Top Ten Tuesday theme is Top Ten Books We Enjoyed That Have Under 2000 Ratings On Goodreads. I have a lot to choose from this week since more than half of the books I have listed as read on Goodreads fit into this category! So, I've narrowed it down to ten books (or, at least, ten series) that I really enjoyed.
Prisoner of the Inquisition by Theresa Breslin
I read this book quite a few years ago, but I really enjoyed it. It's the story of two young people living very different lives who get caught up in the horrors of the Spanish Inquisition.
Gatty's Tale by Kevin Crossley-Holland
The story of a young English girl going on pilgrimage to Jerusalem in the Middle Ages. It's beautifully written and an interesting coming-of-age story. This is a spin-off of the author's Arthur trilogy, although you don't have to have read that to read this book. (Also published as Crossing to Paradise.) Read my review here.
A Humble Companion by Laurie Graham
This was an interesting historical fiction novel, which is told like a memoir, of a girl who is a companion to Princess Sophia, one of George III's daughters. It's an interesting look at the lives lived by Sophia and her sisters, as well as what life was like for ordinary people in the late eighteenth and early nineteenth centuries.
Just Henry by Michelle Magorian
Another really good book. Set just after the Second World War, Henry still misses his father who died in the war, and struggles to get on with his mother and stepfather. But he makes a discovery which challenges his prejudices and his views of people in his family.
The Exiles trilogy by Hilary McKay
I've mentioned my love for Hilary McKay's Casson Family series in a previous TTT post, but this series is pretty good as well! I don't like it quite as much as the Cassons, and the first book is definitely my least favourite, but I would still recommend the series as a whole.
Happy and Glorious by Hilary McKay
Another Hilary McKay book - this one is aimed at younger children and is pretty short but it is quite funny and entertaining.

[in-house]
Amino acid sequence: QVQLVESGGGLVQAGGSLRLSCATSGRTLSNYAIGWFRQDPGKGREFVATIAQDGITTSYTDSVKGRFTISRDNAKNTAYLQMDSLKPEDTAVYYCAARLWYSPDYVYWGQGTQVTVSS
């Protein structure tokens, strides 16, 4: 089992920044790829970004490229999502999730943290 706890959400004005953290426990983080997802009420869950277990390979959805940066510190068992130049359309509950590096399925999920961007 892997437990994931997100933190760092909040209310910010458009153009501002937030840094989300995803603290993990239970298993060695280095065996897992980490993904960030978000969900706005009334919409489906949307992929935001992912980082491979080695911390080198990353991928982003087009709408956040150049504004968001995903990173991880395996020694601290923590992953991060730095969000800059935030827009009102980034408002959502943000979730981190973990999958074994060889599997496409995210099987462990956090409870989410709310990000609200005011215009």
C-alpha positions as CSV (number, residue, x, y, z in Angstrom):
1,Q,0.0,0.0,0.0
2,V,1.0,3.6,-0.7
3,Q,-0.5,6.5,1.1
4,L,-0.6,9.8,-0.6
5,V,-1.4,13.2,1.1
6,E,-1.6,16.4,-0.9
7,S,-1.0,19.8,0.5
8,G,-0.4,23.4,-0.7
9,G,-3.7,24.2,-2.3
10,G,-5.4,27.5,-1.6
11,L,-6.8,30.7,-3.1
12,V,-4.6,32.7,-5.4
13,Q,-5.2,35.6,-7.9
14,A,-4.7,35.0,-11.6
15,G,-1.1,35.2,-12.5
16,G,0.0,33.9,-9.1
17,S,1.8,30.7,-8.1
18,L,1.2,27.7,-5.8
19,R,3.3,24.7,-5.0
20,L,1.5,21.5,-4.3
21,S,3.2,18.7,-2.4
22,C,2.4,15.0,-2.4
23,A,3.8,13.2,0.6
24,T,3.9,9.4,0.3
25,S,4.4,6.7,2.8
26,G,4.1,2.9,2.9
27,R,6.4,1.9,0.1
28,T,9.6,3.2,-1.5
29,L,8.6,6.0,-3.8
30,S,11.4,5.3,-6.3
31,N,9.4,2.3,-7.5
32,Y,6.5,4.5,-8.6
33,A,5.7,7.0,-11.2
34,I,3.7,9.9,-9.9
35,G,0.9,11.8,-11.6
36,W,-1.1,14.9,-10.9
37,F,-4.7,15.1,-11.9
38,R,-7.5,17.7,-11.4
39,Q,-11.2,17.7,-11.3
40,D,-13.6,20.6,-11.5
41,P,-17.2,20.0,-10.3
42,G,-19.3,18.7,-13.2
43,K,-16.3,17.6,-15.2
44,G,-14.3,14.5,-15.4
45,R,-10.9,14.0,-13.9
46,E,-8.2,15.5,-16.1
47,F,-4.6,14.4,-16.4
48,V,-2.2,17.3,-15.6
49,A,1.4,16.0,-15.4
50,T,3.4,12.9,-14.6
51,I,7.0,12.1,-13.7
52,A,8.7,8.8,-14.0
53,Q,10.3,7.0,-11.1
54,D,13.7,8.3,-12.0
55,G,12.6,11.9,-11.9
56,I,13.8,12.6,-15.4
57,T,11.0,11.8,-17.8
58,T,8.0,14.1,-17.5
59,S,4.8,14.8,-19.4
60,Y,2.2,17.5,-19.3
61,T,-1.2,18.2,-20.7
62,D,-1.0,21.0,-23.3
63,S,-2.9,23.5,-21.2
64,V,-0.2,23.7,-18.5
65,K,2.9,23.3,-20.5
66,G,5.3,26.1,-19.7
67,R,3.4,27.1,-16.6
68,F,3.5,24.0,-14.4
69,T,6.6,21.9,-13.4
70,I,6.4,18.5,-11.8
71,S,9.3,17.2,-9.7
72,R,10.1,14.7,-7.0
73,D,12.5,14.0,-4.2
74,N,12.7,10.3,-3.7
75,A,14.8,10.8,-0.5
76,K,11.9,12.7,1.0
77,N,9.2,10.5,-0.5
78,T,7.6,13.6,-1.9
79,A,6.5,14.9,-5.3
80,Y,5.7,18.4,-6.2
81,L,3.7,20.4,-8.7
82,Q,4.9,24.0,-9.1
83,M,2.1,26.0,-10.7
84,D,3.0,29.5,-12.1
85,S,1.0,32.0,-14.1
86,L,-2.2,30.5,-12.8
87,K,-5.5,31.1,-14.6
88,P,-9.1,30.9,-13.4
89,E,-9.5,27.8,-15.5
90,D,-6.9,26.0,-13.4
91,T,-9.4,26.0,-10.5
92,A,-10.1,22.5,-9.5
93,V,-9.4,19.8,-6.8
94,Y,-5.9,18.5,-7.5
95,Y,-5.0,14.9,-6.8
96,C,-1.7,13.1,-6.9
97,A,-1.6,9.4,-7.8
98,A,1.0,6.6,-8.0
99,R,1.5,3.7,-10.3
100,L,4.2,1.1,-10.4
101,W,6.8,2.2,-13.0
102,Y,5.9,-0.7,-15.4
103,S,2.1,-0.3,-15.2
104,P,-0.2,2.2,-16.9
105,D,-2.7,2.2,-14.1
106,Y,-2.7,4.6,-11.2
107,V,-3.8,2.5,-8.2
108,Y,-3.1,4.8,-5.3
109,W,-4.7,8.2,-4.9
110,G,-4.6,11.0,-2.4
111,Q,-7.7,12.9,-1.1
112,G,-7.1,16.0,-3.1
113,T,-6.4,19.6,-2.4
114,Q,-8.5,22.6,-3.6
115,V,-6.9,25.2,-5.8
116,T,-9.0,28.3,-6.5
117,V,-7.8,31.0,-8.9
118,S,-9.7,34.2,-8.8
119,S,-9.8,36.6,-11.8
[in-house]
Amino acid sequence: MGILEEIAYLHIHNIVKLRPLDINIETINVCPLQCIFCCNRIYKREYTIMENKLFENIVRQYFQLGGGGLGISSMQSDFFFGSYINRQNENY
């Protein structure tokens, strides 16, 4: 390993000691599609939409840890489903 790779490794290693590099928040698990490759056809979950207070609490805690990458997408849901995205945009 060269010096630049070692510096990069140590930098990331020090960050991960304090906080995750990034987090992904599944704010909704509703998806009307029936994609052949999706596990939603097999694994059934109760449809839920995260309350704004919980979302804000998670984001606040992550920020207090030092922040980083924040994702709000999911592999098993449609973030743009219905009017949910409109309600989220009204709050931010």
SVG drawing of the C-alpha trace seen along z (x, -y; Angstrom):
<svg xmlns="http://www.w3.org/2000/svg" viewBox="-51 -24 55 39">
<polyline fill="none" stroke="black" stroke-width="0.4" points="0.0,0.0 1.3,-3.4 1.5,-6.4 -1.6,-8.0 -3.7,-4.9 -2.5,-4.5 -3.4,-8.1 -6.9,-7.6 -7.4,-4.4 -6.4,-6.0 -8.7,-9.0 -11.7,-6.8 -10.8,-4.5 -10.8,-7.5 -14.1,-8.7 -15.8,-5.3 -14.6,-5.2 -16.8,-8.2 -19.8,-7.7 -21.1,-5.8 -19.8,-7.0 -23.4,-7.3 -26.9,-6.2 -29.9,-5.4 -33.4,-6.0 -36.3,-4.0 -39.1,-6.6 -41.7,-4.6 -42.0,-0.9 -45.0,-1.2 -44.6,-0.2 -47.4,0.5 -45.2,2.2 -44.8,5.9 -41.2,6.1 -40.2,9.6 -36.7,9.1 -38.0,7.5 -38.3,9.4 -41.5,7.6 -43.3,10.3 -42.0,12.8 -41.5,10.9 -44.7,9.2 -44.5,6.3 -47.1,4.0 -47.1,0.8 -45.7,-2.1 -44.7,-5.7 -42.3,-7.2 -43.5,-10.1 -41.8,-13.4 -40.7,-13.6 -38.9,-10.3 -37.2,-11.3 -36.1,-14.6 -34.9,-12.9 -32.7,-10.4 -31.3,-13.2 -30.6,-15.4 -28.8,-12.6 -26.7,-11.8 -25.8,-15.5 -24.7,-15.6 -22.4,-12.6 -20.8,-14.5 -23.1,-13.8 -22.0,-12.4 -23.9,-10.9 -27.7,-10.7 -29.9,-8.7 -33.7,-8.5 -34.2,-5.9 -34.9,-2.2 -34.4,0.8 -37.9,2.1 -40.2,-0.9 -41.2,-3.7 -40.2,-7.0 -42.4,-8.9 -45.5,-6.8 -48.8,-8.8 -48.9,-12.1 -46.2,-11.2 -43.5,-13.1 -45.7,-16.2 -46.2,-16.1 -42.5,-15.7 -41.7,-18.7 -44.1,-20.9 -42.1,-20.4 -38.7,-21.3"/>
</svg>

The Battle of Castle Nebula and The Star Bell by Stephanie Ricker
I'm really enjoying this series (which also includes the novella A Cinder's Tale, which was published in Five Glass Slippers). It's a sci-fi series set in the future, which isn't the sort of thing I usually read, but I've really enjoyed all three books. You can read my thoughts on The Battle of Castle Nebula here and on The Star Bell here.
Apple Bough by Noel Streatfeild
I've read quite a lot of Noel Streatfeild's books, and whilst this isn't nearly as well-known as Ballet Shoes, I think I enjoyed it just about as much. It's also been published as Travelling Shoes.
The Midnight Charter and The Children of the Lost by David Whitley
I read The Midnight Charter a number of years ago, and enjoyed it. The concept is of a world in which everything can be bought and sold, including emotions, and children until they turn twelve. Everything is based on trade and there is no concept of charity or giving things without getting a return. It's quite an interesting story, but it was only much later that I realised it had been turned into a trilogy, and read The Children of the Lost, which I also enjoyed. I haven't got around to reading the last book yet, but hopefully I will sometime soon.
Rose o' the River by Kate Douglas Wiggin
I don't remember that much about this book but it was a sweet story, a romance set around the turn of the twentieth century. I really enjoyed it.